FROM THE MOUNTAINS TO THE SEA
In 1897, Irvine Company’s gift of a 160-acre oak grove created California’s first regional park: Irvine Regional. One hundred and twenty-five years later, we’ve preserved 57,500 acres of the historic Irvine Ranch as open space to enhance Orange County’s shared quality of life. The following guide showcases the extraordinary outdoor experiences available for you to explore – like Weir Canyon, above.
OPEN SPACE DEDICATIONS
Irvine Company has transferred 60% of the historic Irvine Ranch to local jurisdictions for public ownership, ensuring these lands in the heart of Orange County are preserved forever.
Explore more than 20 top adventures on The Irvine Ranch
Through long‑term master‑planning, Irvine Company and our conservation partners spent decades establishing a remarkable legacy of open space on The Irvine Ranch. If you have never explored these lands, make plans to discover why so much time and passion were invested in ensuring the land would be here for you today, tomorrow and forever.
“Open space is freedom,” says Irvine Company Chairman Donald Bren, who has referred to the gifts of land as “an investment in our future.” When you look around today and see families picnicking at Irvine Regional Park and hikers in Laguna Coast Wilderness Park, it’s clear that the value of this investment is growing every day, thanks to the hard work of past and present generations.
The preserved open space on The Irvine Ranch completes a 17,000‑acre natural buffer around the city of Laguna Beach.
The Irvine Ranch reaches the Pacific in Newport Beach, where the coastline offers unmatched beauty and outdoor activities.
The day The Irvine Ranch became a National Natural Landmark
The U.S. Department of the Interior named The Irvine Ranch Open Space a National Natural Landmark at a bluff‑top ceremony in Crystal Cove with Irvine Company Chairman Donald Bren, left, National Parks Service Director Fran Mainella and Gov. Arnold Schwarzenegger. “The land represents a shining example of our nation’s natural treasures,” Mainella said at the event. In Newport Beach, The Irvine Ranch national treasures include Crystal Cove State Park – with 3.2 miles of beach and 2,400 acres of backcountry wilderness – as well as Upper Newport Bay.
Irvine Regional Park provides a portal to tens of thousands of acres of preserved Irvine Ranch canyons.
The master-planned city of Irvine, in the center of the historic Irvine Ranch, features one of America’s top 10 park systems, according to the Trust for Public Land.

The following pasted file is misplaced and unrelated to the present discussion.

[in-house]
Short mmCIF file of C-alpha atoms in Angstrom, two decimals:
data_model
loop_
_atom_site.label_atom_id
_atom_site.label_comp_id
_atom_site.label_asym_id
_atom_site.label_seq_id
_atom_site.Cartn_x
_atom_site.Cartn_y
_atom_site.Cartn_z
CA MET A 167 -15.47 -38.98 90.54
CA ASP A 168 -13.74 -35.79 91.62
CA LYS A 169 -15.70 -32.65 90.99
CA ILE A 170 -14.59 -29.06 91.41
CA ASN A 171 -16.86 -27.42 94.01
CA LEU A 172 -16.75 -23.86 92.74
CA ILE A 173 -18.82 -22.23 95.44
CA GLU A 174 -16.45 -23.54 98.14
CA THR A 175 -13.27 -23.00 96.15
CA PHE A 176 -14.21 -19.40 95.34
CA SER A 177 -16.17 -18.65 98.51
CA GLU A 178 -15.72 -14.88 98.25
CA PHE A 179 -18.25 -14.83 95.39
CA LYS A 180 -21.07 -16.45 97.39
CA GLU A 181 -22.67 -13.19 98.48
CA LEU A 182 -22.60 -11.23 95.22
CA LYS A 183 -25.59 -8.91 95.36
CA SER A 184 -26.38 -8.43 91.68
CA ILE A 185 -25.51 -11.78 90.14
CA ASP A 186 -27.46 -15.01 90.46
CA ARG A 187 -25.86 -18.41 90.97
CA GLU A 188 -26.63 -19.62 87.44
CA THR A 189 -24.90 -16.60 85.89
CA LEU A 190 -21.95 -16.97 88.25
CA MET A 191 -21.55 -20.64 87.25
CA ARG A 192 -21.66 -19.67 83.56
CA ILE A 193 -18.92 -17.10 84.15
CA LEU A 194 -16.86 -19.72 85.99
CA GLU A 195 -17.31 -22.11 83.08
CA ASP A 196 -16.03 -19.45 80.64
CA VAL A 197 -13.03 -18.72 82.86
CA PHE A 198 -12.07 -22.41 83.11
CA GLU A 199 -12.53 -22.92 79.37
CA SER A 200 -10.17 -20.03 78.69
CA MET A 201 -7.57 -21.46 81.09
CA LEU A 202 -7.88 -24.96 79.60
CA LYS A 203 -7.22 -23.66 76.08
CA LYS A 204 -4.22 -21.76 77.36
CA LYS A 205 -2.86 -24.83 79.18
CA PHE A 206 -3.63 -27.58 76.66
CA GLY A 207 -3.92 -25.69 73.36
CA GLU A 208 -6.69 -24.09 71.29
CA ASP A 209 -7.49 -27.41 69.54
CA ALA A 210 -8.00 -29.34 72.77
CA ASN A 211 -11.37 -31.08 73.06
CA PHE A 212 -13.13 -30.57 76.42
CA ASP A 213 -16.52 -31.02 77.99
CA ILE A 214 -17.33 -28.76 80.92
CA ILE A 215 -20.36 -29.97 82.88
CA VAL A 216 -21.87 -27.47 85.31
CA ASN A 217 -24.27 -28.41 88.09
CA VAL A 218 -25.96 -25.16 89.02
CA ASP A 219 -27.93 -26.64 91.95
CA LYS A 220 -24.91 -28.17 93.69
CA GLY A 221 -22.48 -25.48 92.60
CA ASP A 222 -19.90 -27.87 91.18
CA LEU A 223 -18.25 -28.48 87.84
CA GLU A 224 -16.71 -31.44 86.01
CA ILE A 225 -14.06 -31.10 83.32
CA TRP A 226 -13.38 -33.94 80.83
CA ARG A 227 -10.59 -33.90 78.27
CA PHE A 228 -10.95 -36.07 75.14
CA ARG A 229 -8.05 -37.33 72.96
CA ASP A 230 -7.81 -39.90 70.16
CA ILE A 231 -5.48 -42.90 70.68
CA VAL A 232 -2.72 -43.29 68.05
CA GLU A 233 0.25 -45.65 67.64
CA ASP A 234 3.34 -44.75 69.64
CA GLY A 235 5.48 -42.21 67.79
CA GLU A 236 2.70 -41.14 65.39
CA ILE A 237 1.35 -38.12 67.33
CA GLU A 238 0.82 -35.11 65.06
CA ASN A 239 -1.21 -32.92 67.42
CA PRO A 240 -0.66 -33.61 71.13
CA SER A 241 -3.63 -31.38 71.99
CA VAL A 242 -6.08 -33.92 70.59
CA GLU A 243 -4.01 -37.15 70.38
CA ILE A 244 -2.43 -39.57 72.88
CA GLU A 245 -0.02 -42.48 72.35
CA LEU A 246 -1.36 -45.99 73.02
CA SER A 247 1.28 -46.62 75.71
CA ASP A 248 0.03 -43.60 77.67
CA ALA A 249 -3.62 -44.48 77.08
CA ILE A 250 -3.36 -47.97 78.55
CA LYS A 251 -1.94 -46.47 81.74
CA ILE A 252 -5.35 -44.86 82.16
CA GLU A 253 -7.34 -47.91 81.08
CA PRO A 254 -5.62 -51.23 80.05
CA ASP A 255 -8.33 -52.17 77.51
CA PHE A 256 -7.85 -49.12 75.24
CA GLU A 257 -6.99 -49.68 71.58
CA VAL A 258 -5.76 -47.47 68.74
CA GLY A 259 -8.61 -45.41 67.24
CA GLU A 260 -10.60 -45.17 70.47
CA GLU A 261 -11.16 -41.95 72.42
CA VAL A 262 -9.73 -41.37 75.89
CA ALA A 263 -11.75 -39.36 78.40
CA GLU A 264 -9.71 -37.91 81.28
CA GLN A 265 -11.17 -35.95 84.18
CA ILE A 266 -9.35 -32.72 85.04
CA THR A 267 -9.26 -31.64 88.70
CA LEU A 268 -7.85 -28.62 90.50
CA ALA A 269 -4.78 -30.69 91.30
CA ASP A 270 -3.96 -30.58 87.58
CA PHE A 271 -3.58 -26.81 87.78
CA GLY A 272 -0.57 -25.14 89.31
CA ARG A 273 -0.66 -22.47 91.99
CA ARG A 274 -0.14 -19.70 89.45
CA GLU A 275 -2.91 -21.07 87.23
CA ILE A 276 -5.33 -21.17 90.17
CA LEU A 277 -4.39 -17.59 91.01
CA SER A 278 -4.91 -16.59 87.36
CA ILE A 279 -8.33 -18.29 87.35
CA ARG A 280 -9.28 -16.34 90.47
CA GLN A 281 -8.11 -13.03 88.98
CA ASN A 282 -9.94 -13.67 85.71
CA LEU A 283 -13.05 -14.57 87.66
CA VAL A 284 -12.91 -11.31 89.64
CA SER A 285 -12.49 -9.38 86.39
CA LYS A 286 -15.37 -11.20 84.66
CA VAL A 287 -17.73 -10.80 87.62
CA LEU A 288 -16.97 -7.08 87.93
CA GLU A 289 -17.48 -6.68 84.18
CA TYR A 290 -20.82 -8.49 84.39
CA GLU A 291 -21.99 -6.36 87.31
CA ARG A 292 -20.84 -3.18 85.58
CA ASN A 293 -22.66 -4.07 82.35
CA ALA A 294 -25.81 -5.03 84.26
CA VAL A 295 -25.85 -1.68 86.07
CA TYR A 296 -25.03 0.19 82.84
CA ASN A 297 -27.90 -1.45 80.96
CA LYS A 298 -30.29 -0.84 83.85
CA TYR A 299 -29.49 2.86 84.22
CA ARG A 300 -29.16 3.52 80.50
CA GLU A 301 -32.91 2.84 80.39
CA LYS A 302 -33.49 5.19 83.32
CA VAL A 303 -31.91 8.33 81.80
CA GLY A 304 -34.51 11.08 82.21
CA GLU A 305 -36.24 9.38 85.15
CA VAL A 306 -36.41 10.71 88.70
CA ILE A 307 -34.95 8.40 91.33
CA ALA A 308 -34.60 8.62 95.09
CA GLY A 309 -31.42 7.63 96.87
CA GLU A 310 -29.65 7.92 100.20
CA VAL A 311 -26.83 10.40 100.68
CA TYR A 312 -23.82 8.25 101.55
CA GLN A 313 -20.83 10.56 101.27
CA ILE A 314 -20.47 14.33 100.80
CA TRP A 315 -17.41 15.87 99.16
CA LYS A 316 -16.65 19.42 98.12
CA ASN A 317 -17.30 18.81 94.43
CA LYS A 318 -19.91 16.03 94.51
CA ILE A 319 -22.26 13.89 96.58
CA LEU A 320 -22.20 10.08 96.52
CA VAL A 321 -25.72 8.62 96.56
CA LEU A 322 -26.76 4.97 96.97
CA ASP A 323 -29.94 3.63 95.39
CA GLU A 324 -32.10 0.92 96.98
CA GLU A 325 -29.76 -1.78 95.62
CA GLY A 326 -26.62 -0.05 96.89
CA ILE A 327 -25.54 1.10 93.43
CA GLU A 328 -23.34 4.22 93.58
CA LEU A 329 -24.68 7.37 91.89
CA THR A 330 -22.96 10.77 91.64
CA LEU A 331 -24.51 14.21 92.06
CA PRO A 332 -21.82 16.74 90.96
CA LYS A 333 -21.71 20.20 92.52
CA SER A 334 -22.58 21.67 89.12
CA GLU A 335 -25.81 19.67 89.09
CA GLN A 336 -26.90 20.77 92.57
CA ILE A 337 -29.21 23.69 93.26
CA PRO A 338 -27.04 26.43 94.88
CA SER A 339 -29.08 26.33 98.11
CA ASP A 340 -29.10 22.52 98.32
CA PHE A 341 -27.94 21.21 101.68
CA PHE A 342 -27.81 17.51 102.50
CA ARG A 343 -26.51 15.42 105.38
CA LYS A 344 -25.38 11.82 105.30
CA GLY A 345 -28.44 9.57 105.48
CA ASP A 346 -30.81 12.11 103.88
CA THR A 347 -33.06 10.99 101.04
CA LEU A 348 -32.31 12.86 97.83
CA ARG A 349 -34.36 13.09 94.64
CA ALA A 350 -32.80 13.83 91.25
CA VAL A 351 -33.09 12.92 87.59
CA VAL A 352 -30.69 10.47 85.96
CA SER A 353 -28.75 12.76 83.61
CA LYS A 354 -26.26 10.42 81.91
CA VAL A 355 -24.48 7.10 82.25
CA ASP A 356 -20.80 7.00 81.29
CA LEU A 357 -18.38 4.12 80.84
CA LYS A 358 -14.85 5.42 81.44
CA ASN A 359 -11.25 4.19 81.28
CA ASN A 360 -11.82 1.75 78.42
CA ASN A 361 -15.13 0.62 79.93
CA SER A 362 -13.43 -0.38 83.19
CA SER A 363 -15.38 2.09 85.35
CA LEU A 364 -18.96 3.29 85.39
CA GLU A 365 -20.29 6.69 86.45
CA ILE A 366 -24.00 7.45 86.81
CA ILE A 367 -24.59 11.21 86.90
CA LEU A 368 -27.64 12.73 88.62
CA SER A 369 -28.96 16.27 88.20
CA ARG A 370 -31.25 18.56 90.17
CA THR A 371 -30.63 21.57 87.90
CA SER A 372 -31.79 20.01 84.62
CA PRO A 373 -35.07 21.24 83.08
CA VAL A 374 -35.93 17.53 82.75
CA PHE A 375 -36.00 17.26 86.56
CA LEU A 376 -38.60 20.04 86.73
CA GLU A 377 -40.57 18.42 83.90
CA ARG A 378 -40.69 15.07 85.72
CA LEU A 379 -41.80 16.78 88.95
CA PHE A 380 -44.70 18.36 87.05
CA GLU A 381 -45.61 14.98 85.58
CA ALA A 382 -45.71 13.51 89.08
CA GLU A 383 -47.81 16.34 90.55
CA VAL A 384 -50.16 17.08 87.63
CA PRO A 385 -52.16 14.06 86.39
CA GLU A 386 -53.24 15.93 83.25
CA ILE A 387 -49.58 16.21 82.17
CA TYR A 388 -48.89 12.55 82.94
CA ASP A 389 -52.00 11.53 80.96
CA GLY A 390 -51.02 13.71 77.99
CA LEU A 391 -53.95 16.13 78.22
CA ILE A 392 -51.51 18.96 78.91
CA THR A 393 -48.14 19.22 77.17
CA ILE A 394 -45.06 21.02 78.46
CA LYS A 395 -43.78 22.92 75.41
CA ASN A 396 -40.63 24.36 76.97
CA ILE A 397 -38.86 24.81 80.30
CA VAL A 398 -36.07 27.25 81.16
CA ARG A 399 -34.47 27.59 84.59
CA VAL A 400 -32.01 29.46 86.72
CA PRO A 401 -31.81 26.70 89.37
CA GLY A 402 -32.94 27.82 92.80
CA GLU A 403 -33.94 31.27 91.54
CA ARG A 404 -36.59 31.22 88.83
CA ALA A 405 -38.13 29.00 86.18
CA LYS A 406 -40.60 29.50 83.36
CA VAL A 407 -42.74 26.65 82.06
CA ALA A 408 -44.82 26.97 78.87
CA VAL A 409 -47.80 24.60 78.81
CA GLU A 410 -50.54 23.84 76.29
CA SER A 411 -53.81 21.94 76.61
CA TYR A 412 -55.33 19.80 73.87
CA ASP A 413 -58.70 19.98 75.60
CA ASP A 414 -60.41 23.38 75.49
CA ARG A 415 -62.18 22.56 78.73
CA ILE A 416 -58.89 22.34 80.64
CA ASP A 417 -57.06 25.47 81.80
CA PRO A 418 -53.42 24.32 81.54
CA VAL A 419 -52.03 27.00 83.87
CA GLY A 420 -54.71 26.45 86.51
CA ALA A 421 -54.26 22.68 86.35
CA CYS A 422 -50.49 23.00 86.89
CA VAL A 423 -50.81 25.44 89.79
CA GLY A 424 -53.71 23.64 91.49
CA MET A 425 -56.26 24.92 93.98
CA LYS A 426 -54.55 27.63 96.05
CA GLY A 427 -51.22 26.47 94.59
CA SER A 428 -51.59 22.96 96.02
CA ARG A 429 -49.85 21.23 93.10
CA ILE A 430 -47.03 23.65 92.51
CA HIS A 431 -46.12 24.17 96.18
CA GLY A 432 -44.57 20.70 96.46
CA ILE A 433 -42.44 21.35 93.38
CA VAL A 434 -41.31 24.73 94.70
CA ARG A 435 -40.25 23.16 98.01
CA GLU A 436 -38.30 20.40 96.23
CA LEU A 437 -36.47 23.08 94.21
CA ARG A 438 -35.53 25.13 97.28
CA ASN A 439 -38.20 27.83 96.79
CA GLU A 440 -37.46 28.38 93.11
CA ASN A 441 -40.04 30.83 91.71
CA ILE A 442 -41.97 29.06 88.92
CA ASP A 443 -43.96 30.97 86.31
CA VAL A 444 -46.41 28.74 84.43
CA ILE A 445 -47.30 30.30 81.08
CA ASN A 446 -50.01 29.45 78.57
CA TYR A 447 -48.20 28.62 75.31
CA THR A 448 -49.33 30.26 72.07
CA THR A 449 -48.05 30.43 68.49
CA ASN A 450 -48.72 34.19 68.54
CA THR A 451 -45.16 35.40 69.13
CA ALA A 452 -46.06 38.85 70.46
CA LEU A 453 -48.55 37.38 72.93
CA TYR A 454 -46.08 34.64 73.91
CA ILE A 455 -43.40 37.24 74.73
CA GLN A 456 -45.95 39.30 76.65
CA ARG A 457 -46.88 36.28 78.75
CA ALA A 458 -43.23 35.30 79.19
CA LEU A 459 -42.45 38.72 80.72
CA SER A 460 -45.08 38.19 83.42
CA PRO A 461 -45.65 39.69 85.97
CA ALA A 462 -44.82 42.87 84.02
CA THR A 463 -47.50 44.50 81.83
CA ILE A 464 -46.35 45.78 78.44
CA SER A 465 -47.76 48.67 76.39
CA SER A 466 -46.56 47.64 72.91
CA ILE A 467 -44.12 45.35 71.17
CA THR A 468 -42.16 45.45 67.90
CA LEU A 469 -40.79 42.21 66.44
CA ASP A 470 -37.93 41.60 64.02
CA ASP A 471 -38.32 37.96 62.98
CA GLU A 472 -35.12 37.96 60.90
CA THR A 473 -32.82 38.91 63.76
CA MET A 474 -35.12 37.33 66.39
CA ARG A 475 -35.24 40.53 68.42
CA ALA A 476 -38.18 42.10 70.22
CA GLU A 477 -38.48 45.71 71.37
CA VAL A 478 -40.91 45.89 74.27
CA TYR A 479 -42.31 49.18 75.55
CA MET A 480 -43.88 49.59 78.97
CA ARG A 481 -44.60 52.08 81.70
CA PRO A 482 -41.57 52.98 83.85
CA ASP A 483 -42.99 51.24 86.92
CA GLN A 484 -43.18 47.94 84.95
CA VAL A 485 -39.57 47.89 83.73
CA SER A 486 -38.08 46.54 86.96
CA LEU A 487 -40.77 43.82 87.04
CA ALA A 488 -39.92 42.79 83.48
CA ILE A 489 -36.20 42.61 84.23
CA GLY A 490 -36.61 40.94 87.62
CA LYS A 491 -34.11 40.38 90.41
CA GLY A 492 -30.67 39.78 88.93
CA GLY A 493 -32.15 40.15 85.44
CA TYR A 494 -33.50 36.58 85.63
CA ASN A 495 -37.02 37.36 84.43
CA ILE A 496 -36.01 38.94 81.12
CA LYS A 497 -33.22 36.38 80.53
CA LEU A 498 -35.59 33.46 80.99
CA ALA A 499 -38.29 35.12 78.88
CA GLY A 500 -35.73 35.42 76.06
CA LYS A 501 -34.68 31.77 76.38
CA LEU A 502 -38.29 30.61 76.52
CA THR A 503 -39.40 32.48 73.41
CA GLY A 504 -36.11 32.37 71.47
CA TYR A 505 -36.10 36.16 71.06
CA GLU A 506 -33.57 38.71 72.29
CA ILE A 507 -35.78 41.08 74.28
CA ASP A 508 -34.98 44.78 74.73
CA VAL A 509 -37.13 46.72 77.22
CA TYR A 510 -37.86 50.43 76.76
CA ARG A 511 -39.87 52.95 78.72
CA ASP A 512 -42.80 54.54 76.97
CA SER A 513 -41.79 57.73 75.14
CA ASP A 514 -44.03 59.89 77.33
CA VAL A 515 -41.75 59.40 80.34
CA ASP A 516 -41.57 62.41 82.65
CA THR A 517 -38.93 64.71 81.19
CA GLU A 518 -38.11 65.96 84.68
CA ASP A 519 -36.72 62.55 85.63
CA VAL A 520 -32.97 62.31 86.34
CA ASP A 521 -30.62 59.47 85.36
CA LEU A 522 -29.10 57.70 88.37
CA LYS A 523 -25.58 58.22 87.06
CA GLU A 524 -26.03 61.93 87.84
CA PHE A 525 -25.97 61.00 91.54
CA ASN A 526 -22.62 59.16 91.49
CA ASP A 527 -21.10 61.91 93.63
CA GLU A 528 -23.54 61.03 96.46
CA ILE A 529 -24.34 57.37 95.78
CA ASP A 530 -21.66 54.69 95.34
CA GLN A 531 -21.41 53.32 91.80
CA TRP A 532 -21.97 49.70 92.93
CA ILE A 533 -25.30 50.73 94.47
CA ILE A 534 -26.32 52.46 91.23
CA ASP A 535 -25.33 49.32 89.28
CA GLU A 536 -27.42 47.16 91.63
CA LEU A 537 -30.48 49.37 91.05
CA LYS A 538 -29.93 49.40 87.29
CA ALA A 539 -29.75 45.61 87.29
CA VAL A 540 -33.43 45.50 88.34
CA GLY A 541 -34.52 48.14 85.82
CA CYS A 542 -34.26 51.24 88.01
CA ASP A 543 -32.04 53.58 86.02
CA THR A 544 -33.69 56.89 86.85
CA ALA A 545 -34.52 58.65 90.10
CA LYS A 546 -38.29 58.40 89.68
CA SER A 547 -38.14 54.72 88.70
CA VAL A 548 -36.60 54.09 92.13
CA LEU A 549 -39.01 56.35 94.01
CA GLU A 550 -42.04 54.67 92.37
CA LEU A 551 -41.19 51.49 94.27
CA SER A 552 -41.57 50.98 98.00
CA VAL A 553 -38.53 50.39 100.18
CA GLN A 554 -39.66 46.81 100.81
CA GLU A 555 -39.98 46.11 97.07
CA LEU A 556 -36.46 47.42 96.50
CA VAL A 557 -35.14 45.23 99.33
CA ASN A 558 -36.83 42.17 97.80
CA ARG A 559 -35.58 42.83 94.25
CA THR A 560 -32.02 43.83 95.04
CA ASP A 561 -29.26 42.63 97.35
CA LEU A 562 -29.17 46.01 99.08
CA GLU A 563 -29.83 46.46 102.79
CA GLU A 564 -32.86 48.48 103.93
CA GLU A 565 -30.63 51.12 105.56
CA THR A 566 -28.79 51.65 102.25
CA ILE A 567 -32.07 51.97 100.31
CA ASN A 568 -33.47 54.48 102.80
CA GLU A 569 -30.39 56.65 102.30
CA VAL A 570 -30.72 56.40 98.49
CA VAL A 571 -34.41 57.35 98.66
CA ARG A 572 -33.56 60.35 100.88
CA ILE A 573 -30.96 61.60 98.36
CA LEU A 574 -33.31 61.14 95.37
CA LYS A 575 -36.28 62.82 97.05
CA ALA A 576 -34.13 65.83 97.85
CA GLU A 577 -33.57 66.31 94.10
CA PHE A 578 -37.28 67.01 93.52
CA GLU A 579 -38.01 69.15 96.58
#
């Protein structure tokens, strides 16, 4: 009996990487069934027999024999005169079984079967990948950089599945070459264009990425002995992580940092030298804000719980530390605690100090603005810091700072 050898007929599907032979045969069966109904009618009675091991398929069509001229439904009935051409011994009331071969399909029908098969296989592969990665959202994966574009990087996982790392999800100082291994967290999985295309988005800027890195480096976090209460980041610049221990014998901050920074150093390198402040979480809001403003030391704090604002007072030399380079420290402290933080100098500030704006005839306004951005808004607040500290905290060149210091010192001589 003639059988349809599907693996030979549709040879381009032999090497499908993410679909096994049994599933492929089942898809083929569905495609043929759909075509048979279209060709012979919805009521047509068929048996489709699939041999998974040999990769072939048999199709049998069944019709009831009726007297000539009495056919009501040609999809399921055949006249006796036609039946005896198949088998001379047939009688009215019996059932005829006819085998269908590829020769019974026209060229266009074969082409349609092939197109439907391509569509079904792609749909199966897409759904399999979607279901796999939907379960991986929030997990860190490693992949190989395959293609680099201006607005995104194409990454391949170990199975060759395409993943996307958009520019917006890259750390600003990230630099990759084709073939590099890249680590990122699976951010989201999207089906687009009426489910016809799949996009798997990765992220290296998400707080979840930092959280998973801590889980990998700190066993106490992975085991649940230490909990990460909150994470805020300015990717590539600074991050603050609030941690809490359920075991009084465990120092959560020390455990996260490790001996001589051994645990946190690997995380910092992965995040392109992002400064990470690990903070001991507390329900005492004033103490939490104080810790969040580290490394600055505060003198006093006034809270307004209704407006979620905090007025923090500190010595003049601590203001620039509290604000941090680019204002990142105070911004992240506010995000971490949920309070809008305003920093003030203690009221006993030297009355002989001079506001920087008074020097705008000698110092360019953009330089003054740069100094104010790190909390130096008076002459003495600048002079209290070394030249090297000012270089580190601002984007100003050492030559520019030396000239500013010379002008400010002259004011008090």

Community helps design Jeffrey Open Space Trail
Irvine Company landscape artists and hundreds of local residents met dozens of times in the 1990s to create an urban marvel: a 5-mile trail in the middle of the city, running through meadows, creek beds, woodlands and botanical gardens. With community input, the Company developed the $30 million park and turned it over to the city of Irvine, where today it is one of local residents’ most beloved retreats.
Long‑term master‑planning means today you can begin a bike ride at Peters Canyon Regional Park and take the Mountains to Sea Trail all the way to the Pacific.
How Peters Canyon evolved to meet the needs of the community
Peters Canyon Regional Park is steeped in history. During World War II, the Army staged mock battles in the eucalyptus grove near Little Peters Lake. Half a century before that, local sportsmen introduced golf to Orange County on a course they built on its rolling hills. In 1992, Irvine Company donated 340 acres of the historic canyon to create the regional park.
Just outside Anaheim Hills, preserved canyons are home to stands of the endangered Tecate cypress tree and cliffs that showcase millions of years of geological history.
Preserving Irvine Ranch’s northernmost open space
To ensure that large green buffers around the city would be preserved forever, Irvine Company turned away from a plan to build the city‑approved 2,500‑home Mountain Park community and instead dedicated the land as permanent open space. The 2014 open space gift means the entire northern section of The Irvine Ranch will be preserved.
A THANK YOU TO OUR STEWARDSHIP PARTNERS
The U.S. Department of the Interior has honored Irvine Company and the organizations that worked to preserve Irvine Ranch open space with its Partners in Stewardship Award.
“The Irvine Ranch is what cooperative conservation is all about,” former
U.S. Interior Secretary Gale Norton said of the award. “A conservation- minded corporate citizen is working hand-in-hand with a conservation organization and other partners to thoughtfully and purposefully create an environment where both people and wildlife can thrive.”